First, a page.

Blockchain for IoT-Based Smart Cities: Advances, Requirements, and Future Challenges

A special issue of Telecom (ISSN 2673-4001).

Deadline for manuscript submissions: closed (31 March 2023) | Viewed by 4542

Special Issue Editors


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Department of Information Security, Cryptology, and Mathematics, Kookmin University, Seoul 02707, Korea
Interests: network security; data security; blockchain; IoT; smart city; AI
Special Issues, Collections and Topics in MDPI journals

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Guest Editor
Department of Convergence Science, Kongju National University, Gongju 32588, Republic of Korea
Interests: AI; webometrics; open data; data security; SNS security; SNS analysis; knowledge management; digital convergence
Special Issues, Collections and Topics in MDPI journals

Special Issue Information

Dear Colleagues,

Blockchain technology in smart cities can serve as a platform for exchanging data with a high degree of reliability and transparency without the need for a centralized entity. In recent years, there has been a notable increase in interest in IoT-based smart cities from both academia and industries. In this Special Issue, we aim to highlight the role of blockchain technology in various aspects, including smart transportation, smart healthcare, information security, infrastructure security, various facilities, communication networks, cloud computing, supply chain protection, distributed computing, scalability of blockchain, blockchain-backed IoT-based election systems, data storage, etc. We encourage researchers from various domains to foster collaboration among such interdisciplinary areas and to deliver their contributions on various topics related to blockchain for IoT-based smart cities. This Special Issue covers recent advancements in blockchain for IoT-based smart cities. It will also cover the requirements of blockchain and future challenges. It will cover but is not limited to the following:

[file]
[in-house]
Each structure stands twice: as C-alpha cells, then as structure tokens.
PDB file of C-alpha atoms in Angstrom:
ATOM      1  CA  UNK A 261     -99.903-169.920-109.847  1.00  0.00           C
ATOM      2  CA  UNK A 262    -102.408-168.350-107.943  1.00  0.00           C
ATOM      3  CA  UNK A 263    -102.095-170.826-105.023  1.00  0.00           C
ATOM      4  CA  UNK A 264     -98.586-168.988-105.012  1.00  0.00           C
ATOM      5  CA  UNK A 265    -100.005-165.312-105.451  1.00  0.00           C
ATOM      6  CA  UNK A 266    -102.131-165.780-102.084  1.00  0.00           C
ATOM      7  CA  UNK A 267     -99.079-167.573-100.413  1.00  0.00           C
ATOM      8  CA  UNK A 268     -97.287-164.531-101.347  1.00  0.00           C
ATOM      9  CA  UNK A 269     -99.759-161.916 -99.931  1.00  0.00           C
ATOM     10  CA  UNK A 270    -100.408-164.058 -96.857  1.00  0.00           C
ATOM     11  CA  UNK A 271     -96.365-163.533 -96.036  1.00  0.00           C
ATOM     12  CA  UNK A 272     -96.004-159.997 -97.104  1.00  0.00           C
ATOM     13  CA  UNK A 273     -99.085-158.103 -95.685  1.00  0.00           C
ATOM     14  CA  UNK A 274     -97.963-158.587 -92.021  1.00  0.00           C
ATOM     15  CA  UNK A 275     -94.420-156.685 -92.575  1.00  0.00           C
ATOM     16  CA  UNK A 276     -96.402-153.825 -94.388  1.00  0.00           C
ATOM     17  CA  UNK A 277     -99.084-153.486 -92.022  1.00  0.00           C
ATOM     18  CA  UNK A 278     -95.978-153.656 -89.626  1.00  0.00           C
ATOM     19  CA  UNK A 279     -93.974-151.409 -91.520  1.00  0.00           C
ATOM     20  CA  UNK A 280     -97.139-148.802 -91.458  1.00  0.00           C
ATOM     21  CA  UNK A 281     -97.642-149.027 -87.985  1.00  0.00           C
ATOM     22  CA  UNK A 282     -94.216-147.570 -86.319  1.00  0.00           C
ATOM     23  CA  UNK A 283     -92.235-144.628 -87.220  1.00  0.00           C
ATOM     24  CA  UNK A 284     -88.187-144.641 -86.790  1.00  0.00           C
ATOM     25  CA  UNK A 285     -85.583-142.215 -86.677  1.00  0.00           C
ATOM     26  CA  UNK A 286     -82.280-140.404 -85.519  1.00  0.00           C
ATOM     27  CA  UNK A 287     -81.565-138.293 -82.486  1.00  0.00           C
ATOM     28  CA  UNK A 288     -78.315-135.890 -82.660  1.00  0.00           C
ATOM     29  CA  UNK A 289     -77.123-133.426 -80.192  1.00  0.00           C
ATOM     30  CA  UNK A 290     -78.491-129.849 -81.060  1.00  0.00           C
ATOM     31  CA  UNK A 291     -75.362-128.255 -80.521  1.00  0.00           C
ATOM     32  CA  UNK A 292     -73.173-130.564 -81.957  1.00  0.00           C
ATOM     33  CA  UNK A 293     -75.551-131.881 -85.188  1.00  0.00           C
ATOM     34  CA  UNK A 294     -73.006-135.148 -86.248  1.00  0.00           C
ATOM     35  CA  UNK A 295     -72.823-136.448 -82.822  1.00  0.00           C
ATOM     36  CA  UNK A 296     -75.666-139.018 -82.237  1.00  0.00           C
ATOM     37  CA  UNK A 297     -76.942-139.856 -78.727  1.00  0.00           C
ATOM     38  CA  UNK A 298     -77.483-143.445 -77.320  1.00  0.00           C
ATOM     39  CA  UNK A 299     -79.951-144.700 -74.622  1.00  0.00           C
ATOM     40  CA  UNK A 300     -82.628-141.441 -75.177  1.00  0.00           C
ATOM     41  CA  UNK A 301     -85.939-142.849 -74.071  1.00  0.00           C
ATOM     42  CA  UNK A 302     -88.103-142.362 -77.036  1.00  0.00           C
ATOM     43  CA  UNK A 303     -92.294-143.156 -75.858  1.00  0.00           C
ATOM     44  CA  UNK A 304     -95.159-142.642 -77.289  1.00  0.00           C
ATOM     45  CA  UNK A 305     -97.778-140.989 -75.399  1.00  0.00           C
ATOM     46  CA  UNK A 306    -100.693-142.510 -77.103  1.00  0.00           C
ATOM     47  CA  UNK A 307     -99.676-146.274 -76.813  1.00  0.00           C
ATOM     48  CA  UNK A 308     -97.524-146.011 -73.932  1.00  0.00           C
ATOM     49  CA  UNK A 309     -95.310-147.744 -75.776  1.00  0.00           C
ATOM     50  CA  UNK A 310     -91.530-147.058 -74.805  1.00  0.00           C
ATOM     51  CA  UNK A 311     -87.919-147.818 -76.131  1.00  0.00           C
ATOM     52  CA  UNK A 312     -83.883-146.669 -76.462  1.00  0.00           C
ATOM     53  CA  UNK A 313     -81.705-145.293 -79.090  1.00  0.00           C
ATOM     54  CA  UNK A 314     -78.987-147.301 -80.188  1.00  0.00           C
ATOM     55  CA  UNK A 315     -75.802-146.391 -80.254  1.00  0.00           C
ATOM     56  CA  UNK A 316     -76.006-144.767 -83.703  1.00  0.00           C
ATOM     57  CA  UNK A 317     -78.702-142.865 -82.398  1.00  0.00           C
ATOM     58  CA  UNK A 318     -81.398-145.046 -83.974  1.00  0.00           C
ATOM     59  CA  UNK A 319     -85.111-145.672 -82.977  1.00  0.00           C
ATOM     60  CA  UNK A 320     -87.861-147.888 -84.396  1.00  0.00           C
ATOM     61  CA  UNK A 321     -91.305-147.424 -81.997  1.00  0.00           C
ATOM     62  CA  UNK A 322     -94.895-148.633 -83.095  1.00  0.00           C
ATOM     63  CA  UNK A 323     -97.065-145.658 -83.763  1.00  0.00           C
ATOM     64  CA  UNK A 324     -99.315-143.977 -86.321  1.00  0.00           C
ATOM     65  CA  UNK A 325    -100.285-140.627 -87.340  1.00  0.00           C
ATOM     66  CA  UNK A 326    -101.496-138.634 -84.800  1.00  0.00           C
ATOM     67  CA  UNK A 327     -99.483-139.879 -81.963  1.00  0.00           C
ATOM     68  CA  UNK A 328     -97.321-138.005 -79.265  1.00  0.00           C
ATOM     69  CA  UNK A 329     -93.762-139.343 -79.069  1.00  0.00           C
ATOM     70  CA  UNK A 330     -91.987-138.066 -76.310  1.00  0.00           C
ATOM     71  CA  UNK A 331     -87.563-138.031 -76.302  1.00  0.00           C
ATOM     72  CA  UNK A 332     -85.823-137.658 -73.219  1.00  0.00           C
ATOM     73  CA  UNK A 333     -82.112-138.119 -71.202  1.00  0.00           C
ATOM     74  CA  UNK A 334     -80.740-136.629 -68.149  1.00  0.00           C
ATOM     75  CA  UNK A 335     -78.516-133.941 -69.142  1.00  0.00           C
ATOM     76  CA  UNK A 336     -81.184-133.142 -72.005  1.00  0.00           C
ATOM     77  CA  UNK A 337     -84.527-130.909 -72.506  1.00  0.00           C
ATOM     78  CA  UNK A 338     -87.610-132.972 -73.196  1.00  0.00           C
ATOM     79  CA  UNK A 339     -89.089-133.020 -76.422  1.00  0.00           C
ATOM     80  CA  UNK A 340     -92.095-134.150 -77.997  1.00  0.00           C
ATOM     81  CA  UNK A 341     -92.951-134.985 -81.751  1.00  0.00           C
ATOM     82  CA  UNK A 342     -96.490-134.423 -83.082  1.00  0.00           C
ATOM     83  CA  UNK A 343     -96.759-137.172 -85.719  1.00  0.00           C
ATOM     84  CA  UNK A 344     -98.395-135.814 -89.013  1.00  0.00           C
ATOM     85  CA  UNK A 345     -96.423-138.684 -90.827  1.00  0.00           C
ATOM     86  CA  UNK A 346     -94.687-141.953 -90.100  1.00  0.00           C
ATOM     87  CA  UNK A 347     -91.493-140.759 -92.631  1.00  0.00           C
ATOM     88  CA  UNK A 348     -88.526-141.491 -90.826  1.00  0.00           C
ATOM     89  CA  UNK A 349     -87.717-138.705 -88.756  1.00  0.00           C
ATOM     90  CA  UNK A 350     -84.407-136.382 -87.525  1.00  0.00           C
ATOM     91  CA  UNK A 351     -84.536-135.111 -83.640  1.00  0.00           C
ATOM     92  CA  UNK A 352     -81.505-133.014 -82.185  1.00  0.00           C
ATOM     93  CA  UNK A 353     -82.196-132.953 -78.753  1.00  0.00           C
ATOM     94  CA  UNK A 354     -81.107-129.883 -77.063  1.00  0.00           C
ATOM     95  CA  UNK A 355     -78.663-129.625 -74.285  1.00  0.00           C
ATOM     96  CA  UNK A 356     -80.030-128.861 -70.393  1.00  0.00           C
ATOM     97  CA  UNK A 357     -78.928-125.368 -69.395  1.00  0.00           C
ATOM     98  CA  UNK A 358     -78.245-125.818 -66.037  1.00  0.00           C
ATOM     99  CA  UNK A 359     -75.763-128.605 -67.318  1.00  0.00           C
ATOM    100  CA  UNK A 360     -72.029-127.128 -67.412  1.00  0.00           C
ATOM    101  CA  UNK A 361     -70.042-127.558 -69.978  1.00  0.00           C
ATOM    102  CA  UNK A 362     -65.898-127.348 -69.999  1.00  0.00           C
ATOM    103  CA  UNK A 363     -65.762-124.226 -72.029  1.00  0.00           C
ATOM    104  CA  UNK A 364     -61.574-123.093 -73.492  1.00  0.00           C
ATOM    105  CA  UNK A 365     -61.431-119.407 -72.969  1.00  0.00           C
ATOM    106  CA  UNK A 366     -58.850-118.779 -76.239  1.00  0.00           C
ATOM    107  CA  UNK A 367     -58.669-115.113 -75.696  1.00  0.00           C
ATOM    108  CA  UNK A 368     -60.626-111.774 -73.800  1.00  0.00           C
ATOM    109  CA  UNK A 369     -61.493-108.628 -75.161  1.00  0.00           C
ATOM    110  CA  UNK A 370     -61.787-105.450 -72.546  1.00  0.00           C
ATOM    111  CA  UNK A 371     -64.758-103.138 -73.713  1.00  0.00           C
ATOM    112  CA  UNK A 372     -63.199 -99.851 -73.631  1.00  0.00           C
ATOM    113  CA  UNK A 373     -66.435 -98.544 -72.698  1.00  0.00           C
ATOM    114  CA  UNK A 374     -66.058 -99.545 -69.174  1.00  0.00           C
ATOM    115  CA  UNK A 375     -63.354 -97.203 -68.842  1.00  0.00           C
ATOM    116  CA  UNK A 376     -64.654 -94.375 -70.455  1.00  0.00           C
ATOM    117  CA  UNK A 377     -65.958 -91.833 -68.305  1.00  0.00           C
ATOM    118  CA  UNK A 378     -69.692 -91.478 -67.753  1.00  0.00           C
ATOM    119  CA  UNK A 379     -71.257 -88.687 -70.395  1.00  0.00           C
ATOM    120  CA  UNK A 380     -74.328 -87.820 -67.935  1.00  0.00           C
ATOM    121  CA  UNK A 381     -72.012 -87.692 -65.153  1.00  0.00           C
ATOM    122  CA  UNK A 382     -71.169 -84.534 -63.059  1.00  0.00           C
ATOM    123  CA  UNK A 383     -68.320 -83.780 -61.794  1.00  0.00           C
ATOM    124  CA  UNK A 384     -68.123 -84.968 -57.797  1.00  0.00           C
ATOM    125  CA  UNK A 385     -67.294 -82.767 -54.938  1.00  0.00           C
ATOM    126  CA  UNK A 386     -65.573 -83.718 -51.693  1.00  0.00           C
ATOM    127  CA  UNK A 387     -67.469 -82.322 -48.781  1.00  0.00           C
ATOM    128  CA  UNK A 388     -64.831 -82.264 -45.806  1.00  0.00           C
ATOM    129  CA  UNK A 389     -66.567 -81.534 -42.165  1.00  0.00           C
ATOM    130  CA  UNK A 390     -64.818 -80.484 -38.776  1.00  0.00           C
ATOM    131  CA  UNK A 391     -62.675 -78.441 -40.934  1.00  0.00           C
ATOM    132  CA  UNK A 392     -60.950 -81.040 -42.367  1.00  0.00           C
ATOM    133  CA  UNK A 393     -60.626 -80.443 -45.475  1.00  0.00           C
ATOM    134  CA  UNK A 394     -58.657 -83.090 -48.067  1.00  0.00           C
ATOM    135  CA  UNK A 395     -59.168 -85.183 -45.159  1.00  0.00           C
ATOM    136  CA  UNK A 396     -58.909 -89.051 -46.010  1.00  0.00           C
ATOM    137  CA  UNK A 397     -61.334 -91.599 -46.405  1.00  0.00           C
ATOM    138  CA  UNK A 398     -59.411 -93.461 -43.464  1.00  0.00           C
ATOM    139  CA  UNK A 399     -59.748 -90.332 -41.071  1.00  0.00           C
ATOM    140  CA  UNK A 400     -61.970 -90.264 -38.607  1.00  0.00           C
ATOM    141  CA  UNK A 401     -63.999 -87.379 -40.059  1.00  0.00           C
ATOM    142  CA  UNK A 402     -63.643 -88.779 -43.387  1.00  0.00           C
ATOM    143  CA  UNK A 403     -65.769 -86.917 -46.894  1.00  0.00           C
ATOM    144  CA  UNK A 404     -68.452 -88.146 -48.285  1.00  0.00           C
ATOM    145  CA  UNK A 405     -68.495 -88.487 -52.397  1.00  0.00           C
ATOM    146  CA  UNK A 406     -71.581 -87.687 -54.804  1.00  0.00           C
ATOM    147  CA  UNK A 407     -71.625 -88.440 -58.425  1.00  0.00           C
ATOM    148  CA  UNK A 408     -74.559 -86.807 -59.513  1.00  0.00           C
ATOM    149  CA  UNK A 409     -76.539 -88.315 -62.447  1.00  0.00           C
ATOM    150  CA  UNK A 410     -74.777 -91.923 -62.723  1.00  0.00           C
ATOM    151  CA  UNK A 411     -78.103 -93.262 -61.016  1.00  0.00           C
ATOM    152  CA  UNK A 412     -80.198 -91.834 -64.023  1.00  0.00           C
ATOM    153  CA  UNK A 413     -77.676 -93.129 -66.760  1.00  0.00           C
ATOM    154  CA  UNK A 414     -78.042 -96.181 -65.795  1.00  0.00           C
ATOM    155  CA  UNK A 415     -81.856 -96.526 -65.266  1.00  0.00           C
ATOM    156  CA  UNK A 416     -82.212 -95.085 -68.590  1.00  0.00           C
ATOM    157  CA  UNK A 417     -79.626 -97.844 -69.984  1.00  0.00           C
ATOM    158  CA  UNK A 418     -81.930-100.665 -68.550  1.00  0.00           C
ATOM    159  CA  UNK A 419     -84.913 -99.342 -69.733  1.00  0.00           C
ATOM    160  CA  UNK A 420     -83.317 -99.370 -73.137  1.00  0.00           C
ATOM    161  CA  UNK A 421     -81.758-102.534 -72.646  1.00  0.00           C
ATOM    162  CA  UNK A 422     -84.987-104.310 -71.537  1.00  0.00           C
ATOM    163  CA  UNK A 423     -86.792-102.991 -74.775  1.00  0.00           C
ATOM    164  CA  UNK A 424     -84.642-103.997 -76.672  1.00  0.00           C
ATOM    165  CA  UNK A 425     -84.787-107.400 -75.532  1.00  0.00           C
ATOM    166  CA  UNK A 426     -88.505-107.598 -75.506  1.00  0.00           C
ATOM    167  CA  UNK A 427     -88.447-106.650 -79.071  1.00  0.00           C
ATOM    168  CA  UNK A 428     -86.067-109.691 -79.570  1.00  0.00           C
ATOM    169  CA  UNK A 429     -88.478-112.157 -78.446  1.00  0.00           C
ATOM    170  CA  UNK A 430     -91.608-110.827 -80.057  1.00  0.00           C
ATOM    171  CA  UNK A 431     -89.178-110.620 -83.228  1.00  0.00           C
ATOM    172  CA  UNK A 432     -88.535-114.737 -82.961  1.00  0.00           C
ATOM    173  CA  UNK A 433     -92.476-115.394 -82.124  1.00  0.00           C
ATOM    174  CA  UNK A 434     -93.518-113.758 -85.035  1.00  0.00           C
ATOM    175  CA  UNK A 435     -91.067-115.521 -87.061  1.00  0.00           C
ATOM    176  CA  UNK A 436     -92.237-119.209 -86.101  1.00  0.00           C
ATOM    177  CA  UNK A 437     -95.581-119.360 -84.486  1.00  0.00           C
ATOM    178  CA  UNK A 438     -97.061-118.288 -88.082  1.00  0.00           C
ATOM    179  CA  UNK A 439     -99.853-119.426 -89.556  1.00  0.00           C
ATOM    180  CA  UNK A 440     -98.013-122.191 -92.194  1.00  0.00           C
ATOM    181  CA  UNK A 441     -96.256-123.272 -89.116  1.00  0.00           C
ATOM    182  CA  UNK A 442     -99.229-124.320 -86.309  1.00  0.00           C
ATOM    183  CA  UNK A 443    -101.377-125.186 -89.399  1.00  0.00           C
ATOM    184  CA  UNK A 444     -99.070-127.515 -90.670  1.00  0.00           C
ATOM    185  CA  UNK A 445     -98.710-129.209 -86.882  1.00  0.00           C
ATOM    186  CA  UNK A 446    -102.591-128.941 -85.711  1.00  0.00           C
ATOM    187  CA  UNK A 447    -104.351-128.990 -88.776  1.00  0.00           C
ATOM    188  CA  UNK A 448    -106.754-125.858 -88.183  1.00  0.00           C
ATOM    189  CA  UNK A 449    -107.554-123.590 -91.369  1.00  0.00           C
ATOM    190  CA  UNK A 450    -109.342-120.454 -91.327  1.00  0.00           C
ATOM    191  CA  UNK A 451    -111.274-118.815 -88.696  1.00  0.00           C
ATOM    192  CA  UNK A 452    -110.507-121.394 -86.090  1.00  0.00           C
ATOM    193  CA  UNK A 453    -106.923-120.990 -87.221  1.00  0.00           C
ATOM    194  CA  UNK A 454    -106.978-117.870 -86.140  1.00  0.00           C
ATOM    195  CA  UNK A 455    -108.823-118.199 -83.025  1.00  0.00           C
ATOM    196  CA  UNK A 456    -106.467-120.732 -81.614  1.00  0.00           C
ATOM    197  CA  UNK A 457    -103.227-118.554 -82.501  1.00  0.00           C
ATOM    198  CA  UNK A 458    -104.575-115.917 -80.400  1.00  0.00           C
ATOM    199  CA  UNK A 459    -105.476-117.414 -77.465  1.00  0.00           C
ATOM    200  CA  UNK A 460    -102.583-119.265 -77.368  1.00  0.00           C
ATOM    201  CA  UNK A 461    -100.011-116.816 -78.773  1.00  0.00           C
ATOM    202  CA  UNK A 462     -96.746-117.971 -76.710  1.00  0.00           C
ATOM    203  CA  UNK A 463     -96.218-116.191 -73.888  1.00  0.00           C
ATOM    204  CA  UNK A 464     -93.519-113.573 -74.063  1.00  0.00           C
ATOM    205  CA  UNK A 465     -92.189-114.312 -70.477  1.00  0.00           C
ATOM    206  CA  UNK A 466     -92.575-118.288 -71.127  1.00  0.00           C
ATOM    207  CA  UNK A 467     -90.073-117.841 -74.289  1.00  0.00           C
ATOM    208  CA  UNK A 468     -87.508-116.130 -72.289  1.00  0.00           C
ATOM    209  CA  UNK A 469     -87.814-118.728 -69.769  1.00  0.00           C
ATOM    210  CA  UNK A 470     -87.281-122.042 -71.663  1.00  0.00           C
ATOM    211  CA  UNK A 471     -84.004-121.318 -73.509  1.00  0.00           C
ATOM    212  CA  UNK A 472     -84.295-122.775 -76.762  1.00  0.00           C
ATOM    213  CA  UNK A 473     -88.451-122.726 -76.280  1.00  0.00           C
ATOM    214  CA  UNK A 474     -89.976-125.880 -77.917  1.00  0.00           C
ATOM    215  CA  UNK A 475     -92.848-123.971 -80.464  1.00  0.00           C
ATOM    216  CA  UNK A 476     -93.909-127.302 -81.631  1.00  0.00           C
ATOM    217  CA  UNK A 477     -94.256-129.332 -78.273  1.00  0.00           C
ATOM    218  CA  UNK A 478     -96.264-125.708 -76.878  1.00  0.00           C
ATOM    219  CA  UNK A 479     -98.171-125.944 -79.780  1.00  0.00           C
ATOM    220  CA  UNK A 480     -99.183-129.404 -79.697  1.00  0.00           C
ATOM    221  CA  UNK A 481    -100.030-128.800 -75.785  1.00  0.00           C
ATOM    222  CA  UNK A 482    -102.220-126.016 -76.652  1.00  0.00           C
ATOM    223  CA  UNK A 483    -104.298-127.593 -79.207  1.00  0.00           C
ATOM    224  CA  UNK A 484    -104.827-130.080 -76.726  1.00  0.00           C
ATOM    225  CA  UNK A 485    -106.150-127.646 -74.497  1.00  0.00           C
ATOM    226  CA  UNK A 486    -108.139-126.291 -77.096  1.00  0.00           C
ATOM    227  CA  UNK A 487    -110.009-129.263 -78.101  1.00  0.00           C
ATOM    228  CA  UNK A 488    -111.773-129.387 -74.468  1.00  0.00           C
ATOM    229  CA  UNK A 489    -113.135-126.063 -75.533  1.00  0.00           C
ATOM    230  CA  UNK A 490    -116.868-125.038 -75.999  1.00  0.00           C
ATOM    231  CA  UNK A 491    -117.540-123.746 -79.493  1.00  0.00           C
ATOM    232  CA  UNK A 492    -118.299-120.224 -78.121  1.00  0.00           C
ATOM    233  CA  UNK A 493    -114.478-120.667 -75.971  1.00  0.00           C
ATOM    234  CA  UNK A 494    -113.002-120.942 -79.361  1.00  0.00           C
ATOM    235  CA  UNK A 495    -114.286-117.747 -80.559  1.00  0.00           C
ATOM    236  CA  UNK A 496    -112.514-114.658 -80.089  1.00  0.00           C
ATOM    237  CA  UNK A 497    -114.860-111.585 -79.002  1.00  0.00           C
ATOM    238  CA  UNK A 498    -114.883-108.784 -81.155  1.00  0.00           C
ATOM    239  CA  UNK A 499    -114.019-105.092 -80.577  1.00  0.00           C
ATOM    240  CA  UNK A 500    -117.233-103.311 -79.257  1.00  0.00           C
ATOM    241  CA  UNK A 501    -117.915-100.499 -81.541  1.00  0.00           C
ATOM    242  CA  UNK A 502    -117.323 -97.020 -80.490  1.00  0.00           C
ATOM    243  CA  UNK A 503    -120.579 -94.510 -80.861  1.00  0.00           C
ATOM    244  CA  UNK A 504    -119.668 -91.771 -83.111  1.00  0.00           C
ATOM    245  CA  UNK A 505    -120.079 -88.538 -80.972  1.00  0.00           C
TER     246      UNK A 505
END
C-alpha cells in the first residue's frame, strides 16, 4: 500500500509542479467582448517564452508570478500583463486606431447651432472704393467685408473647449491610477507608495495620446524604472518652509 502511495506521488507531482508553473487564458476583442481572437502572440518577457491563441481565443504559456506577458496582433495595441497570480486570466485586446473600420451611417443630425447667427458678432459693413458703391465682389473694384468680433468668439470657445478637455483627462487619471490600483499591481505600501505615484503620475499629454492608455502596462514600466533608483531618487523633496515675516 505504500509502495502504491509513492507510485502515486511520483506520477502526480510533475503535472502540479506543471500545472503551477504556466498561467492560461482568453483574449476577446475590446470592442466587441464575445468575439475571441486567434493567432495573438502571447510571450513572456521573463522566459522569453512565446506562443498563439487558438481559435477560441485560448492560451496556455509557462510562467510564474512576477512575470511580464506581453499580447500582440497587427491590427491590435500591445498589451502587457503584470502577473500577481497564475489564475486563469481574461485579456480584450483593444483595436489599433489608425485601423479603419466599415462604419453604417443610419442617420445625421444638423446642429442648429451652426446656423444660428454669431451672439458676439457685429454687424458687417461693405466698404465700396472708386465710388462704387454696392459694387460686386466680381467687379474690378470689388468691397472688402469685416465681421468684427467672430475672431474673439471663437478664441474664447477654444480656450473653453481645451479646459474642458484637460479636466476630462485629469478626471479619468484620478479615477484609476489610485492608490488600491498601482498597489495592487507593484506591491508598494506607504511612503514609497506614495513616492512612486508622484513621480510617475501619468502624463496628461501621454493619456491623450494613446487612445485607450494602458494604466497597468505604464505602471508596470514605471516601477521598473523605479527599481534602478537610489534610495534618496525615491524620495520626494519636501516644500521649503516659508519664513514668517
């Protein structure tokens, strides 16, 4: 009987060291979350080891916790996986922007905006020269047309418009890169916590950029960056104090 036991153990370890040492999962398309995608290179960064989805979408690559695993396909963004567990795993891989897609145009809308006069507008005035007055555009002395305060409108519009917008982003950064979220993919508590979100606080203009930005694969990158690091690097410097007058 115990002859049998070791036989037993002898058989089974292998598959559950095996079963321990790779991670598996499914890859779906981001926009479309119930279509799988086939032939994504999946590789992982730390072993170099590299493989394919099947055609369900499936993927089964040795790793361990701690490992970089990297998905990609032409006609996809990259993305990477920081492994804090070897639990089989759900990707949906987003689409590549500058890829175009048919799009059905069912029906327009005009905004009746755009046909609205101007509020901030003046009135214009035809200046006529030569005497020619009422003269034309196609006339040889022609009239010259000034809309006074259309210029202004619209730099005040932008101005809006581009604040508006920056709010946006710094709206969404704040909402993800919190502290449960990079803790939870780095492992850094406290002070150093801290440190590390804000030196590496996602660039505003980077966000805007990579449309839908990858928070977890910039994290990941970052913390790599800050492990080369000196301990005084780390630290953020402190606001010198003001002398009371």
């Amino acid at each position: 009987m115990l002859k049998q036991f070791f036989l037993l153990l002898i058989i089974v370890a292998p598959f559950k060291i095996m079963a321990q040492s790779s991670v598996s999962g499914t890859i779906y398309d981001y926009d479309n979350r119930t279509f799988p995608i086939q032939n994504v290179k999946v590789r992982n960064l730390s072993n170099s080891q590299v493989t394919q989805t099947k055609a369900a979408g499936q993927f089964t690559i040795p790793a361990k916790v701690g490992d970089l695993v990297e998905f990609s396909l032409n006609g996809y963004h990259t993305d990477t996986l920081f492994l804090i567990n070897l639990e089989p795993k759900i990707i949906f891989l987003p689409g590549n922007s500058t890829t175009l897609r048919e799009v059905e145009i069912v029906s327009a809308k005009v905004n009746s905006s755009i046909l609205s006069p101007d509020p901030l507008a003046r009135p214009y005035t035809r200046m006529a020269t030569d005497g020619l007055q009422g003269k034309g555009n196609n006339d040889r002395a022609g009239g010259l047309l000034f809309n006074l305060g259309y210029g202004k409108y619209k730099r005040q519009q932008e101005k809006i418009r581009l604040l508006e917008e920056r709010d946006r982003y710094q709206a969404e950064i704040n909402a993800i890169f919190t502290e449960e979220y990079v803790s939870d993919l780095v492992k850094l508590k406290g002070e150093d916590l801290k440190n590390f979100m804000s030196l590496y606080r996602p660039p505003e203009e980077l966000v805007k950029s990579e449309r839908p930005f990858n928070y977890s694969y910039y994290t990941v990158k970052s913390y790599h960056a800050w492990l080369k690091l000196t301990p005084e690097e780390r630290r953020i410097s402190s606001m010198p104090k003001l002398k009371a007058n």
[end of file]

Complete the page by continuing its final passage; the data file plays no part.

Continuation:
• Applications of blockchain for IoT-based smart cities;
  • Current research advancements in blockchain for IoT-based smart cities;
  • Blockchain-based cyber-physical systems for smart cities;
  • Blockchain-based information hiding/encryption in smart cities;
  • Blockchain-based lightweight algorithms and protocols for the IoT;
  • security and privacy solutions for IoT-based smart cities using blockchain;
  • Smart contract and distributed ledger for IoT-based smart cities;
  • Security, privacy, and trust issues;
  • Blockchain for the smart healthcare system in IoT-based smart cities.

Dr. Eunmok Yang
Dr. Srijana Acharya
Guest Editors

Manuscript Submission Information

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Keywords

  • IoT
  • smart cities
  • blockchain
  • security
  • privacy

Published Papers (1 paper)

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Research

17 pages, 16219 KiB  
Article
Development of an Analog Gauge Reading Solution Based on Computer Vision and Deep Learning for an IoT Application
by João Peixoto, João Sousa, Ricardo Carvalho, Gonçalo Santos, Joaquim Mendes, Ricardo Cardoso and Ana Reis
Telecom 2022, 3(4), 564-580; https://doi.org/10.3390/telecom3040032 - 14 Oct 2022
Cited by 2 | Viewed by 4059
Abstract
In many industries, analog gauges are monitored manually, thus posing problems, especially in large facilities where gauges are often placed in hard-to-access or dangerous locations. This work proposes a solution based on a microcontroller (ESP32-CAM) and a camera (OV2640 with a 65° FOV [...] Read more.
In many industries, analog gauges are monitored manually, thus posing problems, especially in large facilities where gauges are often placed in hard-to-access or dangerous locations. This work proposes a solution based on a microcontroller (ESP32-CAM) and a camera (OV2640 with a 65° FOV lent) to capture a gauge image and send it to a local computer where it is processed, and the results are presented in a dashboard accessible through the web. This was achieved by first applying a Convolutional Neural Network (CNN) to detect the gauge with the CenterNet HourGlass104 model. After locating the dial, it is segmented using the circle Hough transform, followed by a polar transformation to determine the pointer angle using the pixel projection. In the end, the indicating value is determined using the angle method. The dataset used was composed of 204 gauge images split into train and test sets using a 70:30 ratio. Due to the small size of the dataset, a diverse set of data augmentations were applied to obtain high accuracy and a well-generalized gauge detection model. Additionally, the experimental results demonstrated adequate robustness and accuracy for industrial environments achieving an average relative error of 0.95%. Full article
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